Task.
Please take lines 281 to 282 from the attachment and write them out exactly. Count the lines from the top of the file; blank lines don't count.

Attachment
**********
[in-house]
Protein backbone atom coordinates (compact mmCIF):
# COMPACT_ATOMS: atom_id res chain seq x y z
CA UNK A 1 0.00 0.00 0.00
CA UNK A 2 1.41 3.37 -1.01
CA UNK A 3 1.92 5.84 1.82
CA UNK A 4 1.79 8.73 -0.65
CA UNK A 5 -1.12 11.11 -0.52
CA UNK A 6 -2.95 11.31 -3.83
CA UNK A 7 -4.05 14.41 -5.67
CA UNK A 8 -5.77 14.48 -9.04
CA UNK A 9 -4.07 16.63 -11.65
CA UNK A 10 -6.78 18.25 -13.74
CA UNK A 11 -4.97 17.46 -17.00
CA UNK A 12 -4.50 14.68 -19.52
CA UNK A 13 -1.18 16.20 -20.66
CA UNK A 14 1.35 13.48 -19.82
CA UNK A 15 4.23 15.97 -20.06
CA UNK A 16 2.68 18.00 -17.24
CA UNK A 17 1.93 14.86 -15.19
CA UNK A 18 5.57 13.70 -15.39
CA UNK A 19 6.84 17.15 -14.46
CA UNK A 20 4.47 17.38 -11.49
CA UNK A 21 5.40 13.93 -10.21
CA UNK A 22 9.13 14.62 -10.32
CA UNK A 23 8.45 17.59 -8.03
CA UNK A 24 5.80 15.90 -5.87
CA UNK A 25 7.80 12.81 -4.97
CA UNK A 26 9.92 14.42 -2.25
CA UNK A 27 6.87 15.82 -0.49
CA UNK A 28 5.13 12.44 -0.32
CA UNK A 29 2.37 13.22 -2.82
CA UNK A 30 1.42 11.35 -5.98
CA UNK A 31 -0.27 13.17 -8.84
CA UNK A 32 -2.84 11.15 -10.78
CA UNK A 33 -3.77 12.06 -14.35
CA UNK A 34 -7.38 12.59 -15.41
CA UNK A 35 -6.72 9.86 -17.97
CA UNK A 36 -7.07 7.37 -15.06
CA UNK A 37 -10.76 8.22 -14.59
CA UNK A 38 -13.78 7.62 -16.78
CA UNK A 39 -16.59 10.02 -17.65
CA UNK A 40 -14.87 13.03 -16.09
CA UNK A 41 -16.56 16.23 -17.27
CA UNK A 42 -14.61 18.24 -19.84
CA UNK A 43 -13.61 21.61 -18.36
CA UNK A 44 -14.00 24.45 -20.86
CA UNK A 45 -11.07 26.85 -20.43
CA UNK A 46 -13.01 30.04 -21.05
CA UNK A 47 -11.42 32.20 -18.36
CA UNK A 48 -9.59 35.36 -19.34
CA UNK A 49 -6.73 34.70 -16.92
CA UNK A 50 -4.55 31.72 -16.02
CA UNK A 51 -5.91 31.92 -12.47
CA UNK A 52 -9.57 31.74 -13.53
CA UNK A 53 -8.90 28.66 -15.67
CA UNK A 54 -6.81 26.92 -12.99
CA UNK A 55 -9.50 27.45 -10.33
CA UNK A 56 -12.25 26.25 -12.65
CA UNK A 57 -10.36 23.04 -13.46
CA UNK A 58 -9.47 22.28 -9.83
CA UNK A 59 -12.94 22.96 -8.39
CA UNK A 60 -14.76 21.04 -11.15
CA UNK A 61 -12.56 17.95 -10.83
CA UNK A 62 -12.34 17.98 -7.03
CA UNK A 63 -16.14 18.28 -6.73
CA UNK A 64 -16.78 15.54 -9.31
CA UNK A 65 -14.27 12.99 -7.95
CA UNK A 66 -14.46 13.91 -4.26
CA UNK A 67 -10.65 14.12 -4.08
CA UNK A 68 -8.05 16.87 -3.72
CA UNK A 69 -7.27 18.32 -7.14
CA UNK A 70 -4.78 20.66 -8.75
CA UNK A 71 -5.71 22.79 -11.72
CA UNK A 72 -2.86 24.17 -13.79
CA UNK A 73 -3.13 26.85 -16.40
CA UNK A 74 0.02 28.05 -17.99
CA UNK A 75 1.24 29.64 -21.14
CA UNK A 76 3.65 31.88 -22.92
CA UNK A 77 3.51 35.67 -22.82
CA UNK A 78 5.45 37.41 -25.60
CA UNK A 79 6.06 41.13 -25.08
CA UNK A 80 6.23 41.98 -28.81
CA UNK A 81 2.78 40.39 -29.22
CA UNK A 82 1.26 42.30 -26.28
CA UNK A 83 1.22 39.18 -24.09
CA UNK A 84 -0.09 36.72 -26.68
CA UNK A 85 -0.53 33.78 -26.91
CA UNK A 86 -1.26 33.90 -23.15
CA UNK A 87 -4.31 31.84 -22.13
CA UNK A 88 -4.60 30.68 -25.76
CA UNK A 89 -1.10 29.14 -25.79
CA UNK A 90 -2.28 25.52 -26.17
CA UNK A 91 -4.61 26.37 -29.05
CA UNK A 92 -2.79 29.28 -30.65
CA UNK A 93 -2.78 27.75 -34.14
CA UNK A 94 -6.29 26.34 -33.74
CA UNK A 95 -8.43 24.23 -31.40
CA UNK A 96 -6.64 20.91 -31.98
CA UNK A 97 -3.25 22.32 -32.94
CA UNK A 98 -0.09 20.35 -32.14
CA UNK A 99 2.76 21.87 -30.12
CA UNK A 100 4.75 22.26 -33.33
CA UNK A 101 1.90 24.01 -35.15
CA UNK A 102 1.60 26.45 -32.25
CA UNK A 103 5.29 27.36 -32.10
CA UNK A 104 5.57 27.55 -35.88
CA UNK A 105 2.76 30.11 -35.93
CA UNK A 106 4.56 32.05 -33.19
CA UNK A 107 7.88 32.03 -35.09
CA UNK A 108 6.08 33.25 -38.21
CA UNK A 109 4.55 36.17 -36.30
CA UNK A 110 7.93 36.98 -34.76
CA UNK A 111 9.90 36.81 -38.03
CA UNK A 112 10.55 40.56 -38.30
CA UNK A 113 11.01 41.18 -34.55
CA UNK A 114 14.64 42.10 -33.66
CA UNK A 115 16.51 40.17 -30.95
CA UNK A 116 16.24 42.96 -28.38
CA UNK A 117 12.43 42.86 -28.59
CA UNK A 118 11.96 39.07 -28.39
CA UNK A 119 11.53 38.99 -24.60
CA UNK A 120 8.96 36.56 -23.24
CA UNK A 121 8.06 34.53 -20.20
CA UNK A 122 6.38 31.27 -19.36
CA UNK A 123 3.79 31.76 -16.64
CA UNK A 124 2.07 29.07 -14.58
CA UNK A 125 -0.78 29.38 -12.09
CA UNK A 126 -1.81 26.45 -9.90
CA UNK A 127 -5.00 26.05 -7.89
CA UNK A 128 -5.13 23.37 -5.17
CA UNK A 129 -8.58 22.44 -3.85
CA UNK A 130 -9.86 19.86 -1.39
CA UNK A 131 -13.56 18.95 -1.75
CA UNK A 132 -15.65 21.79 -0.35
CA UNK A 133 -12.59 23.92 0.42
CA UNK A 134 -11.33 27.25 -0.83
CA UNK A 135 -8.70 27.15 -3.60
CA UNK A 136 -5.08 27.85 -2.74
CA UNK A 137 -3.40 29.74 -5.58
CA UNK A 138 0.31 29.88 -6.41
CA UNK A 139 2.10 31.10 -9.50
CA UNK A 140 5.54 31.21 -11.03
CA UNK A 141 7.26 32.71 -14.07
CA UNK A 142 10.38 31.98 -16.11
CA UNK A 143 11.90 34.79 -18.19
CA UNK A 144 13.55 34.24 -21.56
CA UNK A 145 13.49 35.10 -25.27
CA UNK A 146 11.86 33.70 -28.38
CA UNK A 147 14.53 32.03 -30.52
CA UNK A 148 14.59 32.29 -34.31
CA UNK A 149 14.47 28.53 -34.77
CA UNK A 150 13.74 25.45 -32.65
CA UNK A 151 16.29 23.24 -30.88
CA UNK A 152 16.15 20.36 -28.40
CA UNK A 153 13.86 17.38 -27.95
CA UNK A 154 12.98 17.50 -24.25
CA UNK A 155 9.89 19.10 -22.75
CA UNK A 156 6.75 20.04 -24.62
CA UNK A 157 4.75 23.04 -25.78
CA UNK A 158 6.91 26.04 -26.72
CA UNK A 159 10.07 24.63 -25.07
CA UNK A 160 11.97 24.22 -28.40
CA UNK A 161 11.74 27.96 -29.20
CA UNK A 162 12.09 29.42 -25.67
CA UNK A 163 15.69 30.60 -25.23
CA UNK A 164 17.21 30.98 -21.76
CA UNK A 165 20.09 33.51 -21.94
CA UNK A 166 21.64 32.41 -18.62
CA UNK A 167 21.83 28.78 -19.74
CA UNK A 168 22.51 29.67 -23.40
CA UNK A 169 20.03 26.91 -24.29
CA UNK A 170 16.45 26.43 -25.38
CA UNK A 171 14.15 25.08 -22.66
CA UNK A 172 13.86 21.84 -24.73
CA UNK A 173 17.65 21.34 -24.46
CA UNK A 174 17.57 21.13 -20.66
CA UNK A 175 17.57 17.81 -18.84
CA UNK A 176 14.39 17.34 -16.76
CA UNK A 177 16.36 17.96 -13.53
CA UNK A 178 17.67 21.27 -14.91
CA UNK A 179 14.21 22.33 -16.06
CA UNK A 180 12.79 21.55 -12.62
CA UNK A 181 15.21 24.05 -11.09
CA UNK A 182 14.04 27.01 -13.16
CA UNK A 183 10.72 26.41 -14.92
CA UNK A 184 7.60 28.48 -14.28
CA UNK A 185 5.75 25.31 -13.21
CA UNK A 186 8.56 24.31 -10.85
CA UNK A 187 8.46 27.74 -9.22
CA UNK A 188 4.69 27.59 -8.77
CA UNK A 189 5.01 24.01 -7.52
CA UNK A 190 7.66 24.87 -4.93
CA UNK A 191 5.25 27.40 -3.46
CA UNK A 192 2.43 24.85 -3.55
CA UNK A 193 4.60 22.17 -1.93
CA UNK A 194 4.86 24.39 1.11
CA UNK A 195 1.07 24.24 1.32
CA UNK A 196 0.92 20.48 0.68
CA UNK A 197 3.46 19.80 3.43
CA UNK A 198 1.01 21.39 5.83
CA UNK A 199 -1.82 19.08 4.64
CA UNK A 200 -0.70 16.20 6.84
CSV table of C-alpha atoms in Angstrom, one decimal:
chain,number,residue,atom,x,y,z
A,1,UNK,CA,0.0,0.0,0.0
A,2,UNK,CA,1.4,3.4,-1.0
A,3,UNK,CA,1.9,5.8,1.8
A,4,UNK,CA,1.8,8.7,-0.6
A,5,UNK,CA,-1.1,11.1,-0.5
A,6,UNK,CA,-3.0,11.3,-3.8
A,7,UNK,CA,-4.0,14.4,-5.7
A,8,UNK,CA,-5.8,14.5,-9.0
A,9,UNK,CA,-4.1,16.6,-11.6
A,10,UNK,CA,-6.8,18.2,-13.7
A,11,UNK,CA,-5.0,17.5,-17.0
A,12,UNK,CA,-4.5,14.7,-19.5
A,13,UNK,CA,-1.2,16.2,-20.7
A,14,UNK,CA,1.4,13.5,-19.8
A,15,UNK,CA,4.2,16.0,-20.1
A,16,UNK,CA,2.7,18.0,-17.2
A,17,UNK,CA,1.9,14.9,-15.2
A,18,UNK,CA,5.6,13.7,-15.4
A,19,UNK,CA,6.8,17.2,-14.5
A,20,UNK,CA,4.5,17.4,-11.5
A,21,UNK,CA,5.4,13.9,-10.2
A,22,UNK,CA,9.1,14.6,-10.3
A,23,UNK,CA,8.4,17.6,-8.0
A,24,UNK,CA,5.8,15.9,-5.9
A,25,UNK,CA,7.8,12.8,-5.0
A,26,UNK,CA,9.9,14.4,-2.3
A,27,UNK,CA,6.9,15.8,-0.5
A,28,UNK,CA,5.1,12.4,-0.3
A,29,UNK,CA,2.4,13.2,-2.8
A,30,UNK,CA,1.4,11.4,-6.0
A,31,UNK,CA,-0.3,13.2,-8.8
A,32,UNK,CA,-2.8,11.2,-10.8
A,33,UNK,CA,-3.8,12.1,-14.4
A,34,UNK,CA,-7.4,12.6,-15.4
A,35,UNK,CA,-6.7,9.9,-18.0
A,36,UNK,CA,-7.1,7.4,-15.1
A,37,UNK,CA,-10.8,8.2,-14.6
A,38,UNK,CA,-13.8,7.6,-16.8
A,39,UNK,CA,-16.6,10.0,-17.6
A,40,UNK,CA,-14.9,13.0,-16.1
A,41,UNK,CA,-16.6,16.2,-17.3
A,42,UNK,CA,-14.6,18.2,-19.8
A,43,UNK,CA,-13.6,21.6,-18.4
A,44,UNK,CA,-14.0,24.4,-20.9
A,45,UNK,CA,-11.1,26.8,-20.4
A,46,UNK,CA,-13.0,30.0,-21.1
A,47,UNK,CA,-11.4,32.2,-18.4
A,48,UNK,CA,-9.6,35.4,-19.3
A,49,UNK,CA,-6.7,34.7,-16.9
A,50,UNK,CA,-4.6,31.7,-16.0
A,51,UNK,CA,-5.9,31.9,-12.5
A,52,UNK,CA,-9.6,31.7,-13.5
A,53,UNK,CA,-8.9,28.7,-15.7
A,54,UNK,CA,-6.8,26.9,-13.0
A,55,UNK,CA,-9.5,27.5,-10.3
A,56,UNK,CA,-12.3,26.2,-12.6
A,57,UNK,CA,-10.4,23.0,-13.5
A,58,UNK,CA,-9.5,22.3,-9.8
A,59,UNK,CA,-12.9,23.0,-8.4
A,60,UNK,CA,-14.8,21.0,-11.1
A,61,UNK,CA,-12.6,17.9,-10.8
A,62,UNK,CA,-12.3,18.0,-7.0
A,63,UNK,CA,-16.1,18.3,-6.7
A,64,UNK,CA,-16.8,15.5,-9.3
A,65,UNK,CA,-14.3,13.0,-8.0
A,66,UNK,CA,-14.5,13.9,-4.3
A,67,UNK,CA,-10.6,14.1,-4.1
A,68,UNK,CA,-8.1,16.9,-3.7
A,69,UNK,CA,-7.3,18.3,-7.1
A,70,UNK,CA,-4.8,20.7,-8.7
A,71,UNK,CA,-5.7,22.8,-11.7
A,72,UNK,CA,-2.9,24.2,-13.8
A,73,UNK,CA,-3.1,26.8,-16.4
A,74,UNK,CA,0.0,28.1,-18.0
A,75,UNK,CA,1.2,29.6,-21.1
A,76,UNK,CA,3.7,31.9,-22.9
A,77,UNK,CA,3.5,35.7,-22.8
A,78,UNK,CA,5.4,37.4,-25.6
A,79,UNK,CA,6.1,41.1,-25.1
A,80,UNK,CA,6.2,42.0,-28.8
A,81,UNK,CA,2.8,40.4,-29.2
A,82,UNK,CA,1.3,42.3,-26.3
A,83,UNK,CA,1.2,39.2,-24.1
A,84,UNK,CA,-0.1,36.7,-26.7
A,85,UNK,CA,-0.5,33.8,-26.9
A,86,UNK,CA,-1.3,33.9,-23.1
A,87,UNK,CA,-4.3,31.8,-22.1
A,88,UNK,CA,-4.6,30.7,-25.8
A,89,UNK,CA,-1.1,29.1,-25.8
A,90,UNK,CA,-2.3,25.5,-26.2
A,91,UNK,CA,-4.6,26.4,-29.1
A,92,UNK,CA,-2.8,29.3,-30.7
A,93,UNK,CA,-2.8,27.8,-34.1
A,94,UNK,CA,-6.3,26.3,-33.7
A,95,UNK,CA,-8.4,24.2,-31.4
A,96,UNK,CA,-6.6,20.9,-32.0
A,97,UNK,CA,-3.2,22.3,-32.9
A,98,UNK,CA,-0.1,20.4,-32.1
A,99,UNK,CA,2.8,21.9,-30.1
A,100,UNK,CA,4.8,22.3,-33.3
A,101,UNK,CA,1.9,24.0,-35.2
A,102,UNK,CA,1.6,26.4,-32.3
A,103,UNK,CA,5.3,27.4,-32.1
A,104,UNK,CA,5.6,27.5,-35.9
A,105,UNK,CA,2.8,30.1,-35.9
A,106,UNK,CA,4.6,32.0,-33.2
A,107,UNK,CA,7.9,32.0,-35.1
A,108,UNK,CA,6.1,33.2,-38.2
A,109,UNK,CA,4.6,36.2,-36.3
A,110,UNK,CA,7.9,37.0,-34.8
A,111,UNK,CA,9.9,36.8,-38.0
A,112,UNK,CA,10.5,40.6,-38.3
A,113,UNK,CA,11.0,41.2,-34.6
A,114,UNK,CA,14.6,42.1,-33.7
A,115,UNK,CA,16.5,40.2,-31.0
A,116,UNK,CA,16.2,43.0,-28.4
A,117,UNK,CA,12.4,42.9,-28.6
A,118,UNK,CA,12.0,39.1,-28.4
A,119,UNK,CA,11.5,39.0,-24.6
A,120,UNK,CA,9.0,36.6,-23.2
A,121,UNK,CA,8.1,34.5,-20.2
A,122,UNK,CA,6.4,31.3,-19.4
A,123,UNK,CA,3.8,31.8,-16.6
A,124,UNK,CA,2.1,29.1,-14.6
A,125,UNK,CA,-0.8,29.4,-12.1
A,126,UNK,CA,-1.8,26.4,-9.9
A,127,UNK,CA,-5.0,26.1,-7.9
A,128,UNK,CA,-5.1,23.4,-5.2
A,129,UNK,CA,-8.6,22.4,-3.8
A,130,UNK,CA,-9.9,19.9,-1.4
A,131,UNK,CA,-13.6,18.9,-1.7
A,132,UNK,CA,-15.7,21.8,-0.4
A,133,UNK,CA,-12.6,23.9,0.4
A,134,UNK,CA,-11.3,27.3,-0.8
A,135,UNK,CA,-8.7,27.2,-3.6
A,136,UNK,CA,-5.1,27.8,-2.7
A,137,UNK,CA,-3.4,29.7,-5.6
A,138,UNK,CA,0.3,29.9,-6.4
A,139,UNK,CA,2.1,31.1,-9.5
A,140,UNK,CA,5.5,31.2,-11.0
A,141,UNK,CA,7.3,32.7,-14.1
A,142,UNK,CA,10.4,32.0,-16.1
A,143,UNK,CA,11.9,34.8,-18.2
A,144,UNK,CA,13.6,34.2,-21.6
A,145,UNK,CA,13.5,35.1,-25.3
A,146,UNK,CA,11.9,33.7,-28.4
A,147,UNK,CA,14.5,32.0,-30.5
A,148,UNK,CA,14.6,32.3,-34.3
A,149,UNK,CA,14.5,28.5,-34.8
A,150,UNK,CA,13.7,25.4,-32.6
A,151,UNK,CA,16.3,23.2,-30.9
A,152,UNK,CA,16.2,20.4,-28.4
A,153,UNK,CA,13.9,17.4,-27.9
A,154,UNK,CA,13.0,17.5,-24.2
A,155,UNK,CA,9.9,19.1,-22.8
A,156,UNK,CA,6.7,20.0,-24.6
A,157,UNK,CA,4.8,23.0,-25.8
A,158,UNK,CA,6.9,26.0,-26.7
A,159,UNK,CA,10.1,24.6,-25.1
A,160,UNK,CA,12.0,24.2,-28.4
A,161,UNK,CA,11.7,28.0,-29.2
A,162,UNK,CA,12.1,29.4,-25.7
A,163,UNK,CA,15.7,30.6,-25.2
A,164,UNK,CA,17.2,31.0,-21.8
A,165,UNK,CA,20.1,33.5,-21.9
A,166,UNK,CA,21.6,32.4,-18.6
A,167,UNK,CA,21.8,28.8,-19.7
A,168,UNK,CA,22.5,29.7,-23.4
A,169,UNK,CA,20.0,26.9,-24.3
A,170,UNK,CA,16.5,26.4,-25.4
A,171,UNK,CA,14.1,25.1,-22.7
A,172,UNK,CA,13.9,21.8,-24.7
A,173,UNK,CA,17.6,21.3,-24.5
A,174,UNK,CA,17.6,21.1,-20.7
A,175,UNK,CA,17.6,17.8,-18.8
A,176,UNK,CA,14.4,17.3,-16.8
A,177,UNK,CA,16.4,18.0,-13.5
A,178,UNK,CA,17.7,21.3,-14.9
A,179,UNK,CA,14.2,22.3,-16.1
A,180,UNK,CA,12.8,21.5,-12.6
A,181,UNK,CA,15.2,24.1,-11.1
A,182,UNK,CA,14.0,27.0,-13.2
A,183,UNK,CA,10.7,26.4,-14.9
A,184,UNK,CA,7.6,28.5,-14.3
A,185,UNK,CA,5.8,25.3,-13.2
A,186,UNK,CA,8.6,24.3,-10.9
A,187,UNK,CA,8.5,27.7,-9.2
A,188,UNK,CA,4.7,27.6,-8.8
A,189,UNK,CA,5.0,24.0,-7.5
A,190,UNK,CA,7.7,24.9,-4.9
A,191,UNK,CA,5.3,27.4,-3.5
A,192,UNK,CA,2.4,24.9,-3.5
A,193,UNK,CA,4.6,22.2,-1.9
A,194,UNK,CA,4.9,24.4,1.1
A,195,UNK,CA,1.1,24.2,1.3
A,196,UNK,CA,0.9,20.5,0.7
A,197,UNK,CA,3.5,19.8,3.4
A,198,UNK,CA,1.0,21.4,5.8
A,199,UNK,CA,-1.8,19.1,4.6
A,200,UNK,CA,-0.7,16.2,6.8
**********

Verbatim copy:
A,76,UNK,CA,3.7,31.9,-22.9
A,77,UNK,CA,3.5,35.7,-22.8